Why the MTA has Georgia on its mind

Bedford Avenue Subway stop.
Bedford Avenue Subway stop.
Marc A. Hermann/MTA
The New York Metropolitan Transportation Authority is counting on a Democratic win in the upcoming Georgia run-offs to ensure the struggling transit system receives a $12 billion federal bailout.

Why the MTA has Georgia on its mind

A Senate win in Georgia could mean more funding for the MTA
November 20, 2020

The New York Metropolitan Transportation Authority is counting on a Democratic win in the upcoming Georgia run-offs to ensure the struggling transit system receives a $12 billion federal bailout.

The MTA needs the bailout by the end of next year to make up for a drop in revenue caused by a drop in ridership due to the coronavirus pandemic, as well as for increased maintenance costs, said MTA Chairman Pat Foye.

Georgia also will be impacted if the MTA is unable to get the federal funding it needs, according to Foye. Subcontractors and suppliers for the MTA based in Georgia generate $438 million revenue and create 4,500 jobs in the state. Without funding the MTA is likely to lay off more workers in addition to spending cuts in Georgia, Foye said.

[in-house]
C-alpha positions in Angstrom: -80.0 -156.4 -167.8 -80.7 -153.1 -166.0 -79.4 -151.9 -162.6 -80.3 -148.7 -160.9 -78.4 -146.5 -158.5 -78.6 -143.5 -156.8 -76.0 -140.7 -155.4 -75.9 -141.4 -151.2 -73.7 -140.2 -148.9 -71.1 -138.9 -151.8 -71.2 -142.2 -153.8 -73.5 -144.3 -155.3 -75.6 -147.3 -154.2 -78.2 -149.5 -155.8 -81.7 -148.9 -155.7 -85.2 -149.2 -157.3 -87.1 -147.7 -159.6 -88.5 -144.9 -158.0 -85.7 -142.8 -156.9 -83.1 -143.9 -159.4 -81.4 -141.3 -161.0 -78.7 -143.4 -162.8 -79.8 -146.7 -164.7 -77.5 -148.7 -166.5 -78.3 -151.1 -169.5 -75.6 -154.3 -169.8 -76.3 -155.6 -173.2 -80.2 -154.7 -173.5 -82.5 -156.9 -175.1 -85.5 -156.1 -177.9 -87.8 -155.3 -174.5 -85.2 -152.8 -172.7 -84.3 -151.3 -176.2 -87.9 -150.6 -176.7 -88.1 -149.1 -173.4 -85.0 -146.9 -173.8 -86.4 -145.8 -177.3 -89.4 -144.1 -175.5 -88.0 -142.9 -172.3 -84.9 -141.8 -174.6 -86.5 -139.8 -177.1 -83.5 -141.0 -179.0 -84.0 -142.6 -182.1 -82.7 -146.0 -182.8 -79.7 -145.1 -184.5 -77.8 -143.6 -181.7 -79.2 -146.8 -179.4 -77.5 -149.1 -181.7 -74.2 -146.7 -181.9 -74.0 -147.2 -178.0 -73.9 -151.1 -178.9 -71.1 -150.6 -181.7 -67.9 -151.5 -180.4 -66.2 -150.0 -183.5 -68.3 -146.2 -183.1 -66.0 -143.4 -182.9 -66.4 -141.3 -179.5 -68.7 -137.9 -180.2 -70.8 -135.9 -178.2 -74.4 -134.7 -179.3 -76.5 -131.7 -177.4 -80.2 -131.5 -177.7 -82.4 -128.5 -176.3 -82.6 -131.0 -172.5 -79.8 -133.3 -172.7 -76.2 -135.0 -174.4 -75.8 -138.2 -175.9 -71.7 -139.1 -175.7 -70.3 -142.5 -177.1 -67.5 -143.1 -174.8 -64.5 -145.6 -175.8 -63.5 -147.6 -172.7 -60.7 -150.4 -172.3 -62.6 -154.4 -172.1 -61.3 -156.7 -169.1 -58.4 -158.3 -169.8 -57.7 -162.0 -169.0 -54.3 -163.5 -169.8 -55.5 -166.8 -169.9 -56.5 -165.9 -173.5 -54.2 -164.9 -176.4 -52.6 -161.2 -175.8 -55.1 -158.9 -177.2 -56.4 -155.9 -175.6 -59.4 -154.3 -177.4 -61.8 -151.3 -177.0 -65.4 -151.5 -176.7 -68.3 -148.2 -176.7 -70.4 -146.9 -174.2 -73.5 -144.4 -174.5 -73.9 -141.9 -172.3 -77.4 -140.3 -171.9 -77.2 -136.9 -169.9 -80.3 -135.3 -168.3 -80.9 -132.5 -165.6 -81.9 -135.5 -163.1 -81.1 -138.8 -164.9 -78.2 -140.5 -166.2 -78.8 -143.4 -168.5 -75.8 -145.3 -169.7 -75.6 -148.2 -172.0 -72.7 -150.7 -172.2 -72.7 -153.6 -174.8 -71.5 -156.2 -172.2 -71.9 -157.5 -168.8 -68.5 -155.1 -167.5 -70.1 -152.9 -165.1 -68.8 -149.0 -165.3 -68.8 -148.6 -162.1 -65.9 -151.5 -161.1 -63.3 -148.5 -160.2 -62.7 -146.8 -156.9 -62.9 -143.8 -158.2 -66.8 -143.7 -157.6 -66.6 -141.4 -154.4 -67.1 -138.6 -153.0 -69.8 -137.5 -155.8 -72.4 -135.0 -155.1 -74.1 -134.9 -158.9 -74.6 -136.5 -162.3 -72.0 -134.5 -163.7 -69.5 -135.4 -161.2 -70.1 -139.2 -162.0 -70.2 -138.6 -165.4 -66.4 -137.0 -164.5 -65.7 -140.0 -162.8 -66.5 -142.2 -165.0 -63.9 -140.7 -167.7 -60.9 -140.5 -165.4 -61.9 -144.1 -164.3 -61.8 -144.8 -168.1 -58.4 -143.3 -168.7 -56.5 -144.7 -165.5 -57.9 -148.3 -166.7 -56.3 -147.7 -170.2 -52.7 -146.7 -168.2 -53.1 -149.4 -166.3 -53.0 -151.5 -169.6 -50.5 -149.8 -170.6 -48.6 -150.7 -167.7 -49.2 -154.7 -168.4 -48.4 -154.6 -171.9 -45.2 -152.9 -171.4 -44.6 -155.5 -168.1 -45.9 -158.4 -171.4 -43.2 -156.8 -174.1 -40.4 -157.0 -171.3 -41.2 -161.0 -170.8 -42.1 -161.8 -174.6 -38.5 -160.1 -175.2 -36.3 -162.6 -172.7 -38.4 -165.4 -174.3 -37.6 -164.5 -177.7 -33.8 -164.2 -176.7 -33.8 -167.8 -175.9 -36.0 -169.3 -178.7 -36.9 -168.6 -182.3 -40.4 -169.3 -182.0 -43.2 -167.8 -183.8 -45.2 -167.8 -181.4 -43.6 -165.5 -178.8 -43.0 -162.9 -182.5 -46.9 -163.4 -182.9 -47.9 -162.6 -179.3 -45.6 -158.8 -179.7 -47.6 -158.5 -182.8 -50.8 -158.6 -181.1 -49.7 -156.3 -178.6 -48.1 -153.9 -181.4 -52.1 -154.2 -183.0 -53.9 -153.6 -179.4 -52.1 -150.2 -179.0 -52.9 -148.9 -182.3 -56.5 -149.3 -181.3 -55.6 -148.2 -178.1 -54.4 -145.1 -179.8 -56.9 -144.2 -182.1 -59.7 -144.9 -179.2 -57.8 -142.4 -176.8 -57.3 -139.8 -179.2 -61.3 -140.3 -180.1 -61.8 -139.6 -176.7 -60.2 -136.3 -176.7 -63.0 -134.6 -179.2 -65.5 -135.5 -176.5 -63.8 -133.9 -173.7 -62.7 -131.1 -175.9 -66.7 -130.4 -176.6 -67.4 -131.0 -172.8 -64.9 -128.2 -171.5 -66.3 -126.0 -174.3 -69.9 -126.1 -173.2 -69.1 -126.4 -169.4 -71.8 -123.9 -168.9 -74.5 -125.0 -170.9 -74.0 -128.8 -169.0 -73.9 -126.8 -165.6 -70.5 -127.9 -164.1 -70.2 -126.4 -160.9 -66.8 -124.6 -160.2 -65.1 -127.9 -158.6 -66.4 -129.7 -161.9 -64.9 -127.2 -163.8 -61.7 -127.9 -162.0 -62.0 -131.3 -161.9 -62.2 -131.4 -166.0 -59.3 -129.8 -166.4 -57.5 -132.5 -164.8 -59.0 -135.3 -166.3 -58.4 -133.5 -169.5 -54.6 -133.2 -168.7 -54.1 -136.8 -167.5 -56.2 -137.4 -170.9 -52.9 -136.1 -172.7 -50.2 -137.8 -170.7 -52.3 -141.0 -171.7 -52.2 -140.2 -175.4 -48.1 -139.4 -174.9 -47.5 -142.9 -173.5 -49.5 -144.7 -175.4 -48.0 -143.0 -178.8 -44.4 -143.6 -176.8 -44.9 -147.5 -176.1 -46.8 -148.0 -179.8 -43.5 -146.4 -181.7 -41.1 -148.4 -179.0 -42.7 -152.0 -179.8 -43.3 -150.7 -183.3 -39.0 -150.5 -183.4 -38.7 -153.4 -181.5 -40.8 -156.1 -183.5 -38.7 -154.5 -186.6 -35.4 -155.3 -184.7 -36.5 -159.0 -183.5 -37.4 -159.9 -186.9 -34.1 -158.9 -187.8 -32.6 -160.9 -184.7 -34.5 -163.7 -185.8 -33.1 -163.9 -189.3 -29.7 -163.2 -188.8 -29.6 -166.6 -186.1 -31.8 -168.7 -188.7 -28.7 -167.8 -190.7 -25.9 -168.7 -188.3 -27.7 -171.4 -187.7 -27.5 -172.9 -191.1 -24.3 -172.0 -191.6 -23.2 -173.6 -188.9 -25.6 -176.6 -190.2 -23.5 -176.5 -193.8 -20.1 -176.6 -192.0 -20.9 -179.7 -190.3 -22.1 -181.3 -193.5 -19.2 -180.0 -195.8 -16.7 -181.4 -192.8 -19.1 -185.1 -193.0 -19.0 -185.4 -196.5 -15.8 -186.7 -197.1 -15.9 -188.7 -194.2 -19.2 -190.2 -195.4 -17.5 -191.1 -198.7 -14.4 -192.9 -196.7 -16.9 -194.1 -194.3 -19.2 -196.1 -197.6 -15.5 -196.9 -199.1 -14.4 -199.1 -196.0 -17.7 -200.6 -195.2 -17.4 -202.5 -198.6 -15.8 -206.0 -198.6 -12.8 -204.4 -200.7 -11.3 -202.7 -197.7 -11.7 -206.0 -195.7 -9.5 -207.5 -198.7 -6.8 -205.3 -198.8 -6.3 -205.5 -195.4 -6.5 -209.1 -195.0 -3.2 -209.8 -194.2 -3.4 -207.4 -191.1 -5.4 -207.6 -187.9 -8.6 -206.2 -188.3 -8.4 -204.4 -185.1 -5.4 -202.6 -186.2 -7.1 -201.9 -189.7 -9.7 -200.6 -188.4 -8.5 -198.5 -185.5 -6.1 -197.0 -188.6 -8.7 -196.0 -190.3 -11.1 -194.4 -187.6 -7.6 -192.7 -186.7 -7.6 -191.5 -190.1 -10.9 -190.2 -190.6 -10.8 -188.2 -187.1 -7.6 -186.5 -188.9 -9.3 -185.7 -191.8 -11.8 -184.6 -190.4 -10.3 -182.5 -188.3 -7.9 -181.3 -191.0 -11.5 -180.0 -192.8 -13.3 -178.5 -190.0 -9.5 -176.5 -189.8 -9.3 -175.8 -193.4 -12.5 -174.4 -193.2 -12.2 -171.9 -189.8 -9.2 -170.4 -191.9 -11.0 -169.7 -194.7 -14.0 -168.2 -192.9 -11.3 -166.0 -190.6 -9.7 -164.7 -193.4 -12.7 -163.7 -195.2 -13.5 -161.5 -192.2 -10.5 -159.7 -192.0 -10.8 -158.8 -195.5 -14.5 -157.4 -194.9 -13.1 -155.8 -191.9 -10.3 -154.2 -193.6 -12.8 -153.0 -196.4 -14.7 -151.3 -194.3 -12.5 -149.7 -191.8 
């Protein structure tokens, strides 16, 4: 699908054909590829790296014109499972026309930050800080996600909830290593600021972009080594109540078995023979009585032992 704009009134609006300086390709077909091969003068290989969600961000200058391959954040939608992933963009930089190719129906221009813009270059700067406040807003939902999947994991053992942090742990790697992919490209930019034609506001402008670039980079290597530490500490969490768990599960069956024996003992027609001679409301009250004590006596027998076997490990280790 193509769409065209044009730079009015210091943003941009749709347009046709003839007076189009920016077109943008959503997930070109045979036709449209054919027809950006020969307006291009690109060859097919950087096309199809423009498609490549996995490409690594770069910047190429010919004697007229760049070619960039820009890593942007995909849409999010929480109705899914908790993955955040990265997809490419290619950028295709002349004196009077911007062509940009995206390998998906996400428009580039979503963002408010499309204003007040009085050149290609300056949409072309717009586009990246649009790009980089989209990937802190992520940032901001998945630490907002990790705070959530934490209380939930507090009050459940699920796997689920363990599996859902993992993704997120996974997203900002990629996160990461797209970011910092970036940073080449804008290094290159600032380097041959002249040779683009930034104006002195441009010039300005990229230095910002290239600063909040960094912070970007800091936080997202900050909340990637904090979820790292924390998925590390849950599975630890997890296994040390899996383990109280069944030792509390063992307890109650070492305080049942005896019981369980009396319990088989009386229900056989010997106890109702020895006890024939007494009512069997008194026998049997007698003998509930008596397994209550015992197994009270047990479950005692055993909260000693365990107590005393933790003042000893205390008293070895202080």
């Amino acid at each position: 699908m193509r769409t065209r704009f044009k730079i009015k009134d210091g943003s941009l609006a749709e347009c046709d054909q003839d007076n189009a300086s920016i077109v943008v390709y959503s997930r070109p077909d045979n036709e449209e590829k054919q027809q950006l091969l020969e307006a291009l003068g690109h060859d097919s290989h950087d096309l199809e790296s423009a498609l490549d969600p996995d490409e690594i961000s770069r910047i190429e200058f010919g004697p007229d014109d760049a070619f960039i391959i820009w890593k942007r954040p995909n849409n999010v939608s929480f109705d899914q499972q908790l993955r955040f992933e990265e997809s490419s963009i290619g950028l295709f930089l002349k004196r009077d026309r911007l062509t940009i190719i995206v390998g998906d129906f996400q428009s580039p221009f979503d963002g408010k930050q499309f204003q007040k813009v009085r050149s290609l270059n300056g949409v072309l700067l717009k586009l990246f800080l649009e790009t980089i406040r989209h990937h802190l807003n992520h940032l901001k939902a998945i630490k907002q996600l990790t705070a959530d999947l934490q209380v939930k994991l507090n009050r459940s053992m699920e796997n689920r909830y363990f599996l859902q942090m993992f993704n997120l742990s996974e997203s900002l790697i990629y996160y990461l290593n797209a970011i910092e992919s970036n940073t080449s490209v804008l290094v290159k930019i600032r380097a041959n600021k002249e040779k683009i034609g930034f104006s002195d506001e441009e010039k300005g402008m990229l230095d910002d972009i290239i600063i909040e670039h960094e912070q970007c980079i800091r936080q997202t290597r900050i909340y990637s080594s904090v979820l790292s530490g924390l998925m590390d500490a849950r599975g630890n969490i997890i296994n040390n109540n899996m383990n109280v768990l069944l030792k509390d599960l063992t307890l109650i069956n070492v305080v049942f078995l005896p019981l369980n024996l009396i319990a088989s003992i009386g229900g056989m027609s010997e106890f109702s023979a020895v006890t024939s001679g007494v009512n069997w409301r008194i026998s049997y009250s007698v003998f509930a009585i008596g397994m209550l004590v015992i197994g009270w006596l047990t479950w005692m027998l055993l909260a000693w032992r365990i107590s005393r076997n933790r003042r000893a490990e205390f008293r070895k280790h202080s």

“No one at the MTA wants to reduce service or lay off any of our heroic colleagues period, no one wants to do that,” said Foye. “Our hand may be forced if the federal government doesn’t come through with the funding.” 

A relief package called “The Heroes Act,” previously included MTA funding, however it was not renewed in the Senate after it expired and lacked the support of Senate Majority Leader Mitch McConnell. A reversal on support could come with Democratic wins in the Georgia run-offs between GOP Sen. Kelly Loeffler and Democrat Rev. Raphael Warnock, and Republican Sen. David Perdue and Democrat Jon Ossoff will take place Jan. 5.

Locally, the MTA has proposed a congestion pricing program that taxes motorists driving south of 61st street in Manhattan to pay for billions of dollars in subway repairs. However, the MTA still needs approval at the federal level for the program, which could generate up to $15 billion in revenue for repairs. 

It also will help having President-elect Joe Biden, a well-known advocate of the transportation industry, in office. ”While President-elect Biden has injected a note of optimism into our financial planning, a high degree of uncertainty remains,” said Foye.

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Destine Manson
is an editorial intern at City & State.
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